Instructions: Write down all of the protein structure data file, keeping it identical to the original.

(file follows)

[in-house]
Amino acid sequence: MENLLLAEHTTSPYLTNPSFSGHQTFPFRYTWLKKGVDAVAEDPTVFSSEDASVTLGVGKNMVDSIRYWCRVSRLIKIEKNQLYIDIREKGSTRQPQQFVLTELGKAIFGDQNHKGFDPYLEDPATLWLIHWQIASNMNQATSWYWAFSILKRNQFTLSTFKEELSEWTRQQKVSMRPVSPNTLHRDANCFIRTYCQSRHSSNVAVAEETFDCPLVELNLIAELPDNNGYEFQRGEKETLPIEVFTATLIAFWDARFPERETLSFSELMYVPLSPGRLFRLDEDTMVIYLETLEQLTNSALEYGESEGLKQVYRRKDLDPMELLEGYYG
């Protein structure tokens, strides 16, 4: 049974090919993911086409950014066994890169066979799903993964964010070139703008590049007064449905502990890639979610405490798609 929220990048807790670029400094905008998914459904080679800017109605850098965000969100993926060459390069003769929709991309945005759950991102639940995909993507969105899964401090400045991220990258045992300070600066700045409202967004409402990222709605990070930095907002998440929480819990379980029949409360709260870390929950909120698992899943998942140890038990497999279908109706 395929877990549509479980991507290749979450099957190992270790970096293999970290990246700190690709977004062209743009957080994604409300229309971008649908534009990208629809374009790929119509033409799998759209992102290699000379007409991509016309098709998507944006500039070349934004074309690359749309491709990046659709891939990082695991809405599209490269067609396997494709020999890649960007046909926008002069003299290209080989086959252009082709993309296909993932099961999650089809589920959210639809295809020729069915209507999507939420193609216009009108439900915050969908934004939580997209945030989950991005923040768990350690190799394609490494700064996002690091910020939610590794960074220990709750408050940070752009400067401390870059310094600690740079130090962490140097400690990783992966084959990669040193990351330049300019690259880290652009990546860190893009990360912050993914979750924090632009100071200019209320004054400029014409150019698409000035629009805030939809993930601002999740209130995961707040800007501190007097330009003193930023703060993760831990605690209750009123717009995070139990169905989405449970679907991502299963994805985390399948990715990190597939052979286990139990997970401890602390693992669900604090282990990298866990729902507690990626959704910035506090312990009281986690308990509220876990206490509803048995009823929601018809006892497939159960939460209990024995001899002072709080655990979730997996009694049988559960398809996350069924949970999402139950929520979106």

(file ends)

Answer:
[in-house]
Amino acid sequence: MENLLLAEHTTSPYLTNPSFSGHQTFPFRYTWLKKGVDAVAEDPTVFSSEDASVTLGVGKNMVDSIRYWCRVSRLIKIEKNQLYIDIREKGSTRQPQQFVLTELGKAIFGDQNHKGFDPYLEDPATLWLIHWQIASNMNQATSWYWAFSILKRNQFTLSTFKEELSEWTRQQKVSMRPVSPNTLHRDANCFIRTYCQSRHSSNVAVAEETFDCPLVELNLIAELPDNNGYEFQRGEKETLPIEVFTATLIAFWDARFPERETLSFSELMYVPLSPGRLFRLDEDTMVIYLETLEQLTNSALEYGESEGLKQVYRRKDLDPMELLEGYYG
């Protein structure tokens, strides 16, 4: 049974090919993911086409950014066994890169066979799903993964964010070139703008590049007064449905502990890639979610405490798609 929220990048807790670029400094905008998914459904080679800017109605850098965000969100993926060459390069003769929709991309945005759950991102639940995909993507969105899964401090400045991220990258045992300070600066700045409202967004409402990222709605990070930095907002998440929480819990379980029949409360709260870390929950909120698992899943998942140890038990497999279908109706 395929877990549509479980991507290749979450099957190992270790970096293999970290990246700190690709977004062209743009957080994604409300229309971008649908534009990208629809374009790929119509033409799998759209992102290699000379007409991509016309098709998507944006500039070349934004074309690359749309491709990046659709891939990082695991809405599209490269067609396997494709020999890649960007046909926008002069003299290209080989086959252009082709993309296909993932099961999650089809589920959210639809295809020729069915209507999507939420193609216009009108439900915050969908934004939580997209945030989950991005923040768990350690190799394609490494700064996002690091910020939610590794960074220990709750408050940070752009400067401390870059310094600690740079130090962490140097400690990783992966084959990669040193990351330049300019690259880290652009990546860190893009990360912050993914979750924090632009100071200019209320004054400029014409150019698409000035629009805030939809993930601002999740209130995961707040800007501190007097330009003193930023703060993760831990605690209750009123717009995070139990169905989405449970679907991502299963994805985390399948990715990190597939052979286990139990997970401890602390693992669900604090282990990298866990729902507690990626959704910035506090312990009281986690308990509220876990206490509803048995009823929601018809006892497939159960939460209990024995001899002072709080655990979730997996009694049988559960398809996350069924949970999402139950929520979106």